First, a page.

Although Platform 2 doesn’t necessarily always start at 11 am on the dot, it runs at the same time as Platform 1 in the church hall attached to the main church building. With an informal beginning of drinks, toast, biscuits and conversation, there is then a time of sharing stories as they prepare for worship, a couple of songs are then followed by confession using actions and then the reading and ‘think about it’ presentation. Rather than a talk or sermon the ‘think about it’ section is an interactive exploration of the Bible text for 5-6 minutes that then leads into prayer stations and the opportunity to process and talk about the message shared. Following this there is a time of interactive intercessions. The service then ends with some more songs of worship. Every part of Platform 2 is designed for all ages, there is never a moment in the service just for adults or children, creating a unique space for all ages to pray, learn and worship together side by side throughout the whole service.
Platform 2 has completely transformed people’s vision of church and what it could be like and they’ve found a place they belong and really enjoy being a part of and they miss it when it’s not on.
The addition of Platform 2 has also changed the composition of Platform 1. Some families still attend Platform 1 whilst Platform 2 has attracted a range of ages and not just young families. At first the separation of the two congregations took some adjustment and the PCC worked to ensure there were still points throughout the year when both congregations worship together. Mother’s Day and Pentecost are now hosted by Platform 2. Once a month a joint service is held at Platform 1 and during the summer there is one service that alternates between the two locations. The adjustment to the Platform 1 style of service has been harder for some of the Platform 2 congregation members to adjust to, but much of this is a result of how Platform 2 has completely transformed people’s vision of church and what it could be like and they’ve found a place they belong and really enjoy being a part of and they miss it when it’s not on.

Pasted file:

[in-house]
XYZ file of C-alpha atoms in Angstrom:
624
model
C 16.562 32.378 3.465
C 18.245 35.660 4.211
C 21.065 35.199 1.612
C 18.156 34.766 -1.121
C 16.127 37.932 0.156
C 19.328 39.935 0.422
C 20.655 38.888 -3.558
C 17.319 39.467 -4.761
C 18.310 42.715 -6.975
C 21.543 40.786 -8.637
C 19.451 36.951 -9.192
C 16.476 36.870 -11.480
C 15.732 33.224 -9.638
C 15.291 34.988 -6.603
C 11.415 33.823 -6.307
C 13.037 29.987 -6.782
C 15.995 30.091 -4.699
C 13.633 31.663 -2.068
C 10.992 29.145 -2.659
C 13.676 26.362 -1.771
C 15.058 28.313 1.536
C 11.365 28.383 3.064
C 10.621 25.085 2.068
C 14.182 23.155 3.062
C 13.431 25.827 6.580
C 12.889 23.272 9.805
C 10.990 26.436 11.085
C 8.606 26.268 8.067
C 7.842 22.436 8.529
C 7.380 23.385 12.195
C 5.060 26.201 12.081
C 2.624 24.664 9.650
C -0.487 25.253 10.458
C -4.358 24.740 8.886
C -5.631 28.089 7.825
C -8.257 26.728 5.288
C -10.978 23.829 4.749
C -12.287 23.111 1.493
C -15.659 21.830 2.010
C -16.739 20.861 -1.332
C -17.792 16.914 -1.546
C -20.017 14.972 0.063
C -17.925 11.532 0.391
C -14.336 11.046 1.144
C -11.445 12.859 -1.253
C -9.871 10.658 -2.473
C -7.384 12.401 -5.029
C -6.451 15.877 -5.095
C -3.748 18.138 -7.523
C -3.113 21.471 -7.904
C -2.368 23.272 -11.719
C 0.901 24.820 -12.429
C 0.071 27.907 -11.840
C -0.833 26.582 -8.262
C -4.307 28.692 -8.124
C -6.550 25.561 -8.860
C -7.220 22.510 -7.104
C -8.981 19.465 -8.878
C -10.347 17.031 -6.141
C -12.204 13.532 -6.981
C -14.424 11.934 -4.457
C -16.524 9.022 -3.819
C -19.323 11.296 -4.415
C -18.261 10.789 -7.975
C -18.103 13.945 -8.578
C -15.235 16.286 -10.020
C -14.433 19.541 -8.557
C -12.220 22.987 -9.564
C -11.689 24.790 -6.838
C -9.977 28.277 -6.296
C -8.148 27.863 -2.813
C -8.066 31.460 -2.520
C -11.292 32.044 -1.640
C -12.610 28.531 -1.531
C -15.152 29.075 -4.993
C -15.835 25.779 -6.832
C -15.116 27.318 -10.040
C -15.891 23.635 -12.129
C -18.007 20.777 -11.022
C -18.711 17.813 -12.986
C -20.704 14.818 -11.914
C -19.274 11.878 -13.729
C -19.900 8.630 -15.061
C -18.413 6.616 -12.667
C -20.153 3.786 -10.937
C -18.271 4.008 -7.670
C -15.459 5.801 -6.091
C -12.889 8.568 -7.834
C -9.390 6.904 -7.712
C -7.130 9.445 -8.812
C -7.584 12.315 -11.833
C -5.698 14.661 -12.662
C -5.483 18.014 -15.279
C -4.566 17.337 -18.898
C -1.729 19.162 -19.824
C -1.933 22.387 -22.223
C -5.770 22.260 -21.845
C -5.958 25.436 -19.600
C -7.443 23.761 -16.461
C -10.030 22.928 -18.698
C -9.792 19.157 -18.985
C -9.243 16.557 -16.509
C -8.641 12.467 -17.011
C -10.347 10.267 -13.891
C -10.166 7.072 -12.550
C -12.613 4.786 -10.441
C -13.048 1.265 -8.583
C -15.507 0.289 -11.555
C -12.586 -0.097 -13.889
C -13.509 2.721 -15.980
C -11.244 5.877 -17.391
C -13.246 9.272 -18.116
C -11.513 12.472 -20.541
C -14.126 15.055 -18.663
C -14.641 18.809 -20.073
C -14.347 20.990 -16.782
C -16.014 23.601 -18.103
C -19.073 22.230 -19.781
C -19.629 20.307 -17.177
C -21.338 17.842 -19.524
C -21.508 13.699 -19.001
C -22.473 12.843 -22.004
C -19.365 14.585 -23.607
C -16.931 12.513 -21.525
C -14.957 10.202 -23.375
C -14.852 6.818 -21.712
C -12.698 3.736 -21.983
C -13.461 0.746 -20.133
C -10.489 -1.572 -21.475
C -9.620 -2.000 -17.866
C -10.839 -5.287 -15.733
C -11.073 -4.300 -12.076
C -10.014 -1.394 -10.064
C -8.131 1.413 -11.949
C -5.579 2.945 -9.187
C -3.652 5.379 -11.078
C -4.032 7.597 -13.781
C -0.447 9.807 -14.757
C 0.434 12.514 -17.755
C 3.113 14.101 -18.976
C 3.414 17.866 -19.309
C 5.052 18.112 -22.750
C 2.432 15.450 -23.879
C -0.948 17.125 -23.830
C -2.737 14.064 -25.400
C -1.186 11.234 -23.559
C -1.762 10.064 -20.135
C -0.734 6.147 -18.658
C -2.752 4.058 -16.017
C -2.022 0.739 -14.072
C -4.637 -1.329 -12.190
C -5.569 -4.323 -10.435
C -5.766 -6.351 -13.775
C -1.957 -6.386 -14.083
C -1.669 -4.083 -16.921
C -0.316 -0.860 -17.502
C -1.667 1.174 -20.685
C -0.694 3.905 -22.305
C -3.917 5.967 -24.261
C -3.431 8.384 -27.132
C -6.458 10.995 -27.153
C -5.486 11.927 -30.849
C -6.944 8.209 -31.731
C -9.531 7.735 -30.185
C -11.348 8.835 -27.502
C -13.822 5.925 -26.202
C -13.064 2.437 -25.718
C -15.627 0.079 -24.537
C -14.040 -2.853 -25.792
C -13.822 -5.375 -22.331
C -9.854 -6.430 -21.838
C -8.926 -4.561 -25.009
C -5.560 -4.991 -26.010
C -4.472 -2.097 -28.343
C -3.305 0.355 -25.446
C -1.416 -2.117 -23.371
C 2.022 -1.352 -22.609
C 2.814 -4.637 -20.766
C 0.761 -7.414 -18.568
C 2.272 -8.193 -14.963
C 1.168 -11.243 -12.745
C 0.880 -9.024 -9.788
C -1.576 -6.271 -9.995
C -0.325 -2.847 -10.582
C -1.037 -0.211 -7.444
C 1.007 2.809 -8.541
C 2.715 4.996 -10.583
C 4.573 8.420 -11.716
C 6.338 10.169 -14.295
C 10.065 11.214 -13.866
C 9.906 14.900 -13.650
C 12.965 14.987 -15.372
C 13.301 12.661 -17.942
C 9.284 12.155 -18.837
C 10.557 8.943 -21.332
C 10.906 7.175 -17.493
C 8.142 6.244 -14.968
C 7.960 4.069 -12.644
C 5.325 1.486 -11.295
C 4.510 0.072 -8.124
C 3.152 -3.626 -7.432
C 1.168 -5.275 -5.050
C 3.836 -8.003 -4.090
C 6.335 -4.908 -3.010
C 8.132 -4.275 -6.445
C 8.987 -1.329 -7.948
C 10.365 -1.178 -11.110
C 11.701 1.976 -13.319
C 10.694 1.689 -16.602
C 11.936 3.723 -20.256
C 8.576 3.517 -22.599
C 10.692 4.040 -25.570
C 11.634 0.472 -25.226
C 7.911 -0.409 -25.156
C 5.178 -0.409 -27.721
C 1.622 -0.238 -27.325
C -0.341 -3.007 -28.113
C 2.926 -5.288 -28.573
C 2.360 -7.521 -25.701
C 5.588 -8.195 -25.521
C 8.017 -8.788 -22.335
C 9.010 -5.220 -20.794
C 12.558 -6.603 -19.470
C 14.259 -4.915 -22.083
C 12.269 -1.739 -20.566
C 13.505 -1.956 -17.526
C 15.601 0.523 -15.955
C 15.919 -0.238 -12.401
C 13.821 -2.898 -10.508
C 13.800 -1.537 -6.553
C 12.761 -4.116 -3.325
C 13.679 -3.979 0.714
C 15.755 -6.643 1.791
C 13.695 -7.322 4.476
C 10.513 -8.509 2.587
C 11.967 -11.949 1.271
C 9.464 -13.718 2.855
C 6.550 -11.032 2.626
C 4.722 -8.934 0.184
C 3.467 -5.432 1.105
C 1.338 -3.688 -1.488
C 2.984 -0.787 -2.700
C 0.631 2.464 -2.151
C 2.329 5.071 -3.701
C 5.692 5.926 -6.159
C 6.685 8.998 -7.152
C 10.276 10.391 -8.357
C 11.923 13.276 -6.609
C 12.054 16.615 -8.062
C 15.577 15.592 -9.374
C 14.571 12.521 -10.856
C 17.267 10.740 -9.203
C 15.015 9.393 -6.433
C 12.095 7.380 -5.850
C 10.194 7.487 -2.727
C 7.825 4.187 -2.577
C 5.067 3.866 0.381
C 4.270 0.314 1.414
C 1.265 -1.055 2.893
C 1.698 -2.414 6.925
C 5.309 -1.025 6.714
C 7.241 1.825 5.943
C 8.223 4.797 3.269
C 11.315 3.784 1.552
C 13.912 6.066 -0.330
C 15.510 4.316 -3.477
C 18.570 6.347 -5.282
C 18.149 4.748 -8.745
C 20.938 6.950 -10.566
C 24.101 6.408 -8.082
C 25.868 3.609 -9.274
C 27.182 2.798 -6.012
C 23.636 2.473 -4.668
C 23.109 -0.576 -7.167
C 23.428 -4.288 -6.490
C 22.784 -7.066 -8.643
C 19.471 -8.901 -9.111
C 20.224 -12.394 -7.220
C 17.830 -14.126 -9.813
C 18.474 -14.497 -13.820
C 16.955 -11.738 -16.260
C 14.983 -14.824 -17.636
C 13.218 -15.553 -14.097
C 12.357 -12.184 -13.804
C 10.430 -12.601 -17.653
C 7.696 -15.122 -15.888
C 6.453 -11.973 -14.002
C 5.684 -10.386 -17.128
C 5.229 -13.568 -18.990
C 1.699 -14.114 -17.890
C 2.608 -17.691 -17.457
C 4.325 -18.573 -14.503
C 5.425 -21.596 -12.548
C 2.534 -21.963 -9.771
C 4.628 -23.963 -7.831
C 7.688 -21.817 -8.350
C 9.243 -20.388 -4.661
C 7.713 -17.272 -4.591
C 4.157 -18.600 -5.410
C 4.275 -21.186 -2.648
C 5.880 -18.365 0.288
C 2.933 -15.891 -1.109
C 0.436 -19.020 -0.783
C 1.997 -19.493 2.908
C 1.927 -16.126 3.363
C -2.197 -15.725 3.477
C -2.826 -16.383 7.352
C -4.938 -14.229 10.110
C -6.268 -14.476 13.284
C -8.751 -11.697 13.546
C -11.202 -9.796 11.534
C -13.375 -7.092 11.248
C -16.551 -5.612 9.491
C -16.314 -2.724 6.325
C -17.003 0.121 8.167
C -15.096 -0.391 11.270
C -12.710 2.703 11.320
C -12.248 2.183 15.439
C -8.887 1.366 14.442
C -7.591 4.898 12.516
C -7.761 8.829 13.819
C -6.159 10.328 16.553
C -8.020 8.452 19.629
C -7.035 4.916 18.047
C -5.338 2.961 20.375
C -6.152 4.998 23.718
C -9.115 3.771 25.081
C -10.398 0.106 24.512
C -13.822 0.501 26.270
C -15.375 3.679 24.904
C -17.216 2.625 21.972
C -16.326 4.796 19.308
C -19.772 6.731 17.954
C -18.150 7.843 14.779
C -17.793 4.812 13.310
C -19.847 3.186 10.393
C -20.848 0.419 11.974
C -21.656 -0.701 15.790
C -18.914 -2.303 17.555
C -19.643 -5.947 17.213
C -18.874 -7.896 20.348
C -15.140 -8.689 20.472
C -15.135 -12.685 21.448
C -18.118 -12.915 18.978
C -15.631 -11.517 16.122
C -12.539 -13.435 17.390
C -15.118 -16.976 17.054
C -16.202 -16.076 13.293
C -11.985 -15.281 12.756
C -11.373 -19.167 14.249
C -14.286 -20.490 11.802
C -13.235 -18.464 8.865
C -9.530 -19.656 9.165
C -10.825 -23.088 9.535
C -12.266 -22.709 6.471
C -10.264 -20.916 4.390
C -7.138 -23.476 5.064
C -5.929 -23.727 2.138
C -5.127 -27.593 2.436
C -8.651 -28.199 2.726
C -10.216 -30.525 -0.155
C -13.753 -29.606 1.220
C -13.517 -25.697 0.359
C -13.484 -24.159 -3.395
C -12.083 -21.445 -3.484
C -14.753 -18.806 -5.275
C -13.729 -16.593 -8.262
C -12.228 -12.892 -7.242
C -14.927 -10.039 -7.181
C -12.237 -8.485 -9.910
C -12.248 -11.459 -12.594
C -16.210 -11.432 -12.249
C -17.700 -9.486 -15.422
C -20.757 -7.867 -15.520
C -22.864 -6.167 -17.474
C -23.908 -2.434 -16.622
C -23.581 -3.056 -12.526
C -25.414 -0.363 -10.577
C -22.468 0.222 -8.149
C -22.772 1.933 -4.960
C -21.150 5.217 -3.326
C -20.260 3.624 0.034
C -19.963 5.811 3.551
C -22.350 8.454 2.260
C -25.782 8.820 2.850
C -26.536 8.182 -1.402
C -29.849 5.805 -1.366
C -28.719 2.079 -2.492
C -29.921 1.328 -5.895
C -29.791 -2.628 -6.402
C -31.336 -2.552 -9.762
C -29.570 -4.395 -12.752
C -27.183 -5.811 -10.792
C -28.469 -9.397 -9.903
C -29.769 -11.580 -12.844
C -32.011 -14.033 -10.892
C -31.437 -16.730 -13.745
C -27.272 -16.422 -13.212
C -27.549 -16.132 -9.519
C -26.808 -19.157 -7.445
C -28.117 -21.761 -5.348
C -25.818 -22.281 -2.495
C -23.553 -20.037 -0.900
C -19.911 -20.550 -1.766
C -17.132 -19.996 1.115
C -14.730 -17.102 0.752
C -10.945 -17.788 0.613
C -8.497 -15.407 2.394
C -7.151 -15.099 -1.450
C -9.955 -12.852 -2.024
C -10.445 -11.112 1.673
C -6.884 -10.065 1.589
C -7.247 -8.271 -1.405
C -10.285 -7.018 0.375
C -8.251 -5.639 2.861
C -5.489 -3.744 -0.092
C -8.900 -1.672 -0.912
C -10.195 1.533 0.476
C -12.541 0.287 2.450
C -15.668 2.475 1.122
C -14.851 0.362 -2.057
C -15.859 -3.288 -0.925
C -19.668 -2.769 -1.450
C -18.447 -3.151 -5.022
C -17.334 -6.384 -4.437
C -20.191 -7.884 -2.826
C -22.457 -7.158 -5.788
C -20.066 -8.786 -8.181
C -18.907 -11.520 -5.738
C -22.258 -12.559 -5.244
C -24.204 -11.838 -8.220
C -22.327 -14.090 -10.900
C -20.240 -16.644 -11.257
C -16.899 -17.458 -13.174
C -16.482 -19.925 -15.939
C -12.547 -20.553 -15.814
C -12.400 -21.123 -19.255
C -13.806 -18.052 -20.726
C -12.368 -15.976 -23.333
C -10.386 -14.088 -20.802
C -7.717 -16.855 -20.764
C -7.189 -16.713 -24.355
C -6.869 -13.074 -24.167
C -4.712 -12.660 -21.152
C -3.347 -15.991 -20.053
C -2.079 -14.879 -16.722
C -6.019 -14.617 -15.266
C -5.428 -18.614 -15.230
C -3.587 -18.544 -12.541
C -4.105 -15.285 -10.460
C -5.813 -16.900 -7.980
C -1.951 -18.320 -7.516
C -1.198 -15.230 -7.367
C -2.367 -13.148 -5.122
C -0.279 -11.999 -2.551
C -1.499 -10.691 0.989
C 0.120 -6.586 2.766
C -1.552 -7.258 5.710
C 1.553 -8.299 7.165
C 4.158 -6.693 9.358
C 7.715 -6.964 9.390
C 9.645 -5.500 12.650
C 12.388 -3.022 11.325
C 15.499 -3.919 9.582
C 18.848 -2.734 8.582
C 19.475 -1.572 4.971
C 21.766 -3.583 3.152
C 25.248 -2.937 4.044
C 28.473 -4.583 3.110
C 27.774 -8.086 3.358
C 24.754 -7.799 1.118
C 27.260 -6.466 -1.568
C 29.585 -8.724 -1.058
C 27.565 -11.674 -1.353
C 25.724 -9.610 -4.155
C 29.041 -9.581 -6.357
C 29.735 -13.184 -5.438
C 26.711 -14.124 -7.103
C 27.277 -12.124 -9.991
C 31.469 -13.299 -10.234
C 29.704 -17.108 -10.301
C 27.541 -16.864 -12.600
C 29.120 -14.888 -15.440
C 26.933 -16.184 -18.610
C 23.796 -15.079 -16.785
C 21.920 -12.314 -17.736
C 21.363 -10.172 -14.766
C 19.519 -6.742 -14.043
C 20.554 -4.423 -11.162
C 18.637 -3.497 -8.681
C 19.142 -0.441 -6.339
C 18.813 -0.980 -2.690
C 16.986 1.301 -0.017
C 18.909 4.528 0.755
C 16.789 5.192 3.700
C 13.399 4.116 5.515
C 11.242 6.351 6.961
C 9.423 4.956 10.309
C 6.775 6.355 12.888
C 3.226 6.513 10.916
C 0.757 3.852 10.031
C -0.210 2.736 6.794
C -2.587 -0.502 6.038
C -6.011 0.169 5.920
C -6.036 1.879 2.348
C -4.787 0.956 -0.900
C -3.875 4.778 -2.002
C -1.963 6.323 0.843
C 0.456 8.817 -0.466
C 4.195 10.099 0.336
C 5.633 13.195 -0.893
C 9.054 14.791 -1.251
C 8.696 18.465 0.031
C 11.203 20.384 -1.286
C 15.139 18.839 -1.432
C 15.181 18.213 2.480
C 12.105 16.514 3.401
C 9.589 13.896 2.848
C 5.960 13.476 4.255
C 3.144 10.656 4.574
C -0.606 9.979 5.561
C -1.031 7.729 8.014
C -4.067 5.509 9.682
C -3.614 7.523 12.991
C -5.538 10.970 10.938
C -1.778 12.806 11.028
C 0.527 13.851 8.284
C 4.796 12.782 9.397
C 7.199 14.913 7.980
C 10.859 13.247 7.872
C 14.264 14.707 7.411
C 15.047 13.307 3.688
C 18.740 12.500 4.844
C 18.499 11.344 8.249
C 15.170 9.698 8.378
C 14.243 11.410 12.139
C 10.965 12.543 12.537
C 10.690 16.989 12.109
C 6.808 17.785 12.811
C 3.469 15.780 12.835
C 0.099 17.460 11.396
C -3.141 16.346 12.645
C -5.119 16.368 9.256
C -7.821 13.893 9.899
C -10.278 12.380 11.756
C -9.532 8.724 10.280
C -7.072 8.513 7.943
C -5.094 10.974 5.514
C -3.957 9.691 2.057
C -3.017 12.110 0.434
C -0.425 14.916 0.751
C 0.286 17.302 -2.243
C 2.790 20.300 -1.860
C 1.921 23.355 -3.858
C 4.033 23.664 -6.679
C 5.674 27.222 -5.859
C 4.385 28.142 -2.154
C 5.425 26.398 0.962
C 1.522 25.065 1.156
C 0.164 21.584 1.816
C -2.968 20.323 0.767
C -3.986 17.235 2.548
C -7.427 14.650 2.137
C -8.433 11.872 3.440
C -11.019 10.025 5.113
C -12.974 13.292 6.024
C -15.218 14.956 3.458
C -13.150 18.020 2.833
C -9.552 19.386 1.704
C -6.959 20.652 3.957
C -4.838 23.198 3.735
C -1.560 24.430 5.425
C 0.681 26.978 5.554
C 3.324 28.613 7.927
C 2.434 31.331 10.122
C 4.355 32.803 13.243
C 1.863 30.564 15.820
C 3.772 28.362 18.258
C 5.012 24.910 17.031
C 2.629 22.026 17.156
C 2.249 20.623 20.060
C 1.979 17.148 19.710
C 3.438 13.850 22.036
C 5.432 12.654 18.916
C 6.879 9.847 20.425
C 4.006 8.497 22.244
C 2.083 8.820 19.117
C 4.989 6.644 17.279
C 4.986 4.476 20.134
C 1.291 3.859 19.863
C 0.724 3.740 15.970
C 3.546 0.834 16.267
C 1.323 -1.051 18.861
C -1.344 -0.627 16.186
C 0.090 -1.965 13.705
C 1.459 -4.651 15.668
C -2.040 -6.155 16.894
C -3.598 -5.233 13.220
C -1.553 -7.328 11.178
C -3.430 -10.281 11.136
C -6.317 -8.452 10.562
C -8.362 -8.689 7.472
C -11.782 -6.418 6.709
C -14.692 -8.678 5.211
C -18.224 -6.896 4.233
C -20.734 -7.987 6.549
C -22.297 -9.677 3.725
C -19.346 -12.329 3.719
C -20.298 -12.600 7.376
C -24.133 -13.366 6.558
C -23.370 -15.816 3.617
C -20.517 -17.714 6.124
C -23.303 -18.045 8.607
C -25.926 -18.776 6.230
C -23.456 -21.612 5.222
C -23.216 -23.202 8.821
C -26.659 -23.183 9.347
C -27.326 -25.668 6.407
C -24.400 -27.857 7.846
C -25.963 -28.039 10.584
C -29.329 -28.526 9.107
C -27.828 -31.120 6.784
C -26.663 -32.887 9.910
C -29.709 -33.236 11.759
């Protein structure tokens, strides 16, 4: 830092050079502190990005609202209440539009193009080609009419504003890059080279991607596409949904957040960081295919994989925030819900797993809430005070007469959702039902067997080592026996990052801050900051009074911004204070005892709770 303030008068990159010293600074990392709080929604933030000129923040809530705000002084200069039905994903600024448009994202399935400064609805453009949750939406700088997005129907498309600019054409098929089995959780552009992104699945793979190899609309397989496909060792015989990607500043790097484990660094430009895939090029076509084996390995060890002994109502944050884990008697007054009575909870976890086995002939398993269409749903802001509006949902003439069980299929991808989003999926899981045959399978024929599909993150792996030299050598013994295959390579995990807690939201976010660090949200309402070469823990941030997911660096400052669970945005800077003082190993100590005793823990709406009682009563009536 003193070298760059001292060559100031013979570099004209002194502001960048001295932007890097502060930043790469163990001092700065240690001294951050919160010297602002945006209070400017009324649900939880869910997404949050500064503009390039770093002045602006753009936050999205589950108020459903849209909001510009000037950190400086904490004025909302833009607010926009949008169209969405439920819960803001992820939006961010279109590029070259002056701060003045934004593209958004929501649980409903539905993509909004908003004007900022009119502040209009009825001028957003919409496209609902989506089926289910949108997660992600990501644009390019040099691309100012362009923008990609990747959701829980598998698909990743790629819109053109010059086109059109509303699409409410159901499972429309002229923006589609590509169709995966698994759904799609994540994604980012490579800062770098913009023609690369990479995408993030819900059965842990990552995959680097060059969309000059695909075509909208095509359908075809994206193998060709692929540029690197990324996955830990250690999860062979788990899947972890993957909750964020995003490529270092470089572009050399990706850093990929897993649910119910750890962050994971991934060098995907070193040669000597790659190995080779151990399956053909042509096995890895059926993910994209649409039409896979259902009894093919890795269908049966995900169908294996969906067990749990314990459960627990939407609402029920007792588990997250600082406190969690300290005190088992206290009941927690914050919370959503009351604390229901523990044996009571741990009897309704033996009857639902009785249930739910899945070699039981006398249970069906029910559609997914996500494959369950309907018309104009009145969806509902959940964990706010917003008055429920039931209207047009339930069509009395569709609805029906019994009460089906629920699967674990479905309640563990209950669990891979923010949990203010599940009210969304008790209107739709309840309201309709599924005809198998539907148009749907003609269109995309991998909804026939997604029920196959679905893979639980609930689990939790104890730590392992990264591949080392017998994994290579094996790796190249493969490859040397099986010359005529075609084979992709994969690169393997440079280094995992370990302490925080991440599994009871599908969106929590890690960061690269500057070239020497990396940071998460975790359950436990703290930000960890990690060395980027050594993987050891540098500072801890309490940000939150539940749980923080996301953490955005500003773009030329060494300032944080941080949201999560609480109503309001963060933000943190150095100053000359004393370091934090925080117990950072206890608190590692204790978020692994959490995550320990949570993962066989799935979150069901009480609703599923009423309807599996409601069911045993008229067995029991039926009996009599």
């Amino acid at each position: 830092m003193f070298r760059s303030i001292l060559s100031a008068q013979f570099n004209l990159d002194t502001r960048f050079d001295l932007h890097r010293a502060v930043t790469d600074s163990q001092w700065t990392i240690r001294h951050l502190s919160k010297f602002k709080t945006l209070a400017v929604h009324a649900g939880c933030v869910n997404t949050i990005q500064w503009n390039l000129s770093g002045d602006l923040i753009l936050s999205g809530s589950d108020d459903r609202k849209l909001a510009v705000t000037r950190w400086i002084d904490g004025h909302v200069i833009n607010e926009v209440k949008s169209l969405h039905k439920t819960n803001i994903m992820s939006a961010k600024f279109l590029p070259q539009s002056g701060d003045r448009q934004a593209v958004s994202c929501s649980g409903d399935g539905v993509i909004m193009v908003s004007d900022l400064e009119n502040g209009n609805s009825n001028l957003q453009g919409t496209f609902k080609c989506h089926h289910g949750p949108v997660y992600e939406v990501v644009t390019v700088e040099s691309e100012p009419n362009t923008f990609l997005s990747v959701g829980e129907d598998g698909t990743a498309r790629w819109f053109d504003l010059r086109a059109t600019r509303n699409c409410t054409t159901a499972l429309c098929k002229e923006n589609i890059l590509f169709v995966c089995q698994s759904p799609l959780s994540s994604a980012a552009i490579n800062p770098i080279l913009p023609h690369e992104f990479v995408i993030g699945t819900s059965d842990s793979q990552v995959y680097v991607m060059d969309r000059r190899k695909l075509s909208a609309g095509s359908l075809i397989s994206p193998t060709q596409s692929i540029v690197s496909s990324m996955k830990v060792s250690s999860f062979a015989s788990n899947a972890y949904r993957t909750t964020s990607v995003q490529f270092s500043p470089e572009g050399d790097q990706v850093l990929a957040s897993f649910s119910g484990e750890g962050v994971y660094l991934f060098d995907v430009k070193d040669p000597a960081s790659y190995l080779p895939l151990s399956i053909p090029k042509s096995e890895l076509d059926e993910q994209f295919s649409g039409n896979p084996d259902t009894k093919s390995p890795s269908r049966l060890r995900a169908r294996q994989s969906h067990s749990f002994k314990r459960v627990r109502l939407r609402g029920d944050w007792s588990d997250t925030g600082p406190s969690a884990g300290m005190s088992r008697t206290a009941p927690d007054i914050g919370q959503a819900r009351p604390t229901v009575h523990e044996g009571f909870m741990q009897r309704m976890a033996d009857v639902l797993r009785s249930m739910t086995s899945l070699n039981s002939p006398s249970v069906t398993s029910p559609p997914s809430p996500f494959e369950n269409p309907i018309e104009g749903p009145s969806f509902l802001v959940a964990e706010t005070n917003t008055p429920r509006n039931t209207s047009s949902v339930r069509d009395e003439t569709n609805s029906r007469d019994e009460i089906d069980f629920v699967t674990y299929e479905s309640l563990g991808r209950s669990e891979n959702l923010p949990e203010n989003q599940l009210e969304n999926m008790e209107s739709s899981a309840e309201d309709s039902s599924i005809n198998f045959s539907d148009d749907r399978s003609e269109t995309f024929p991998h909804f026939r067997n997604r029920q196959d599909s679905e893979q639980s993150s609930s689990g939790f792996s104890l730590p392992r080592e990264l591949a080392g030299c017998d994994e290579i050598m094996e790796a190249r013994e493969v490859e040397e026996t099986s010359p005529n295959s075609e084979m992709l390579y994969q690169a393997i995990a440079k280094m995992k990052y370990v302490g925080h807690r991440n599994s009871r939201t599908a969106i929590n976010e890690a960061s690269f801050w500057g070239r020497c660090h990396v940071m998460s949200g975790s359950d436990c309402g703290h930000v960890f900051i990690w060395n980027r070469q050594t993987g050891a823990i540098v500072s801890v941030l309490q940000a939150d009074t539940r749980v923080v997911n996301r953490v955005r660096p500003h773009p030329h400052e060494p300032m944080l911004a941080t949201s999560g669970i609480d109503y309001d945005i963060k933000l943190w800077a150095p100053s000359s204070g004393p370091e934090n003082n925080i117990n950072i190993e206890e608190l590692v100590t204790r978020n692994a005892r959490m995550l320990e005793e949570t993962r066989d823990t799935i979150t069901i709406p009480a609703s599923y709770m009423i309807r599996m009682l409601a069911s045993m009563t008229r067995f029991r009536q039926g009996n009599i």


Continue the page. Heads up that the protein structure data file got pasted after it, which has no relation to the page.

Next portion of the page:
St Hilda’s is not a big church, it’s not flashy and it doesn’t have a lot of resources but Platform 2 was started by a small group of extraordinary people who turned this vision into something that works and connects with people who weren’t previously engaging with church.
The vision for Platform 2 and the fact that the inspiration was taken from an existing congregation did not guarantee its success. St Hilda’s is not a big church, it’s not flashy and it doesn’t have a lot of resources but Platform 2 was started by a small group of extraordinary people who turned this vision into something that works and connects with people who weren’t previously engaging with church.
One Sunday last summer St Hilda’s hosted four ordinands who split their time between the two congregations. Their tutor commented that when they had reflected back about their morning at St Hilda’s these students all commented on how Platform 1 and Platform 2 were both doing the same thing but in different ways. Despite the initial concern about splitting into two congregations, the creation of Platform 2 has not devalued or diminished the role of Platform 1, they are both church but they look different. This conclusion does not mean Platform 2 has realised its vision, now that it has an established congregation this extraordinary group of normal people are continuing to dream about what could be as they explore ways to develop more opportunities for deeper discipleship, from midweek to getting more volunteers involved on a Sunday as well as seeking to connect with more people in their local community.